Friday, September 07, 2007

Questions About Domestic Use of Spy Satellites

The administration is moving ahead in its plan to use spy satellites for "Homeland Security." (See also, National Technical Means To Be Used Domestically.)

Saying they had been left in the dark about Bush administration plans to expand domestic access to spy-satellite surveillance technology, lawmakers questioned the legal basis of the program and asked that it be stopped until the Department of Homeland Security provided them with more information. ...

The objections are unlikely to stop the rollout of the program next month, administration officials said. "This program and its capabilities are too important for an all-hazards agency like the department to be pushed aside by politics," said DHS spokesman Russ Knocke. ...

[Lawmakers] questioned whether the plans would hold up to the Fourth Amendment's protections against unreasonable search and seizure by the government. A few Republicans sought specific guarantees the program wouldn't use thermal imaging to snoop on people in their homes.

House Homeland Security Committee Chairman Bennie Thompson (D-Miss.) and two Democratic subcommittee chairmen jointly asked the Department of Homeland Security to provide the legal framework for the domestic use of classified and military spy satellites, and to allow Congress to review privacy and civil liberties protections.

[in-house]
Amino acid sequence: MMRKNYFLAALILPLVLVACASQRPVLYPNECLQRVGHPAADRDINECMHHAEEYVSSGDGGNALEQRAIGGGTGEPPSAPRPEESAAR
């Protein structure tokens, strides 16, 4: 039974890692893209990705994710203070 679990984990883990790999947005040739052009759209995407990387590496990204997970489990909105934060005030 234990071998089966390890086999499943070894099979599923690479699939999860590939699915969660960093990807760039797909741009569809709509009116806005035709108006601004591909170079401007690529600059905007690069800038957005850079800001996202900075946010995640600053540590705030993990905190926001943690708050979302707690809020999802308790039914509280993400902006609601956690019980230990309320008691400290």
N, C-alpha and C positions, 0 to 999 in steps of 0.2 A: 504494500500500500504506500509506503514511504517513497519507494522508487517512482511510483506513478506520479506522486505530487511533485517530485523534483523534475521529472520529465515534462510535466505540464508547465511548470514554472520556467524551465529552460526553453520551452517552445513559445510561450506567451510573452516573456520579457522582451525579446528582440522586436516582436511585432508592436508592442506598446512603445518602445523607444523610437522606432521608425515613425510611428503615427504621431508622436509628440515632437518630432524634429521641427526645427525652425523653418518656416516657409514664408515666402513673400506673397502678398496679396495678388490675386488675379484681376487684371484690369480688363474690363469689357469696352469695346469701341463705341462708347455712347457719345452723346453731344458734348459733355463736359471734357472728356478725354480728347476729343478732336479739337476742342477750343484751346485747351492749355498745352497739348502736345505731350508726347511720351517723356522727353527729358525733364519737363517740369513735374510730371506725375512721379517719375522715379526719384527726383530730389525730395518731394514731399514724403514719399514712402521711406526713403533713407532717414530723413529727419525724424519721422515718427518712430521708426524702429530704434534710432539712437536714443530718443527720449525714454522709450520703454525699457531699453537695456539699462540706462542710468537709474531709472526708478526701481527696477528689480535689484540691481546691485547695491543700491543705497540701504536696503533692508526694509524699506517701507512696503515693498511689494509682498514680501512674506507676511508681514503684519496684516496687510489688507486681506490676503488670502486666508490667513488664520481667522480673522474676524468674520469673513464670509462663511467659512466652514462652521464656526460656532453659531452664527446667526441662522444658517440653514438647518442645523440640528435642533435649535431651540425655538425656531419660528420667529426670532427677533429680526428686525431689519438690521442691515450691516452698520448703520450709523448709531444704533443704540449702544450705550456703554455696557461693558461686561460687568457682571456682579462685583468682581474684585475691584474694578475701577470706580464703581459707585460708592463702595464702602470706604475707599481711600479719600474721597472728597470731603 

"You let this thing go, it may be another blank check to the executive. It may morph into things that will terrify you if you really understand the capabilities of satellites," said Rep. Jane Harman (Calif.), former ranking Democrat on the House intelligence committee. ...

Administration officials say the program can help domestic authorities deal with a variety of threats, from illegal immigration and terrorism to hurricanes and forest fires, by providing access to high-resolution, real-time satellite photos. Military sensors can peer through clouds and tree canopies, detect underground bunkers and penetrate buildings.

Charles Allen, Homeland Security's chief intelligence officer, told the committee that overhead satellite imagery has been used legally for decades to support domestic, federal, scientific, law enforcement and security uses. It has been used to create maps, monitor volcanoes and scout sports events.

The new program, he said, does not require additional laws or authority, and would relieve the need for other agencies to rely on ad hoc means of accessing powerful data tools.

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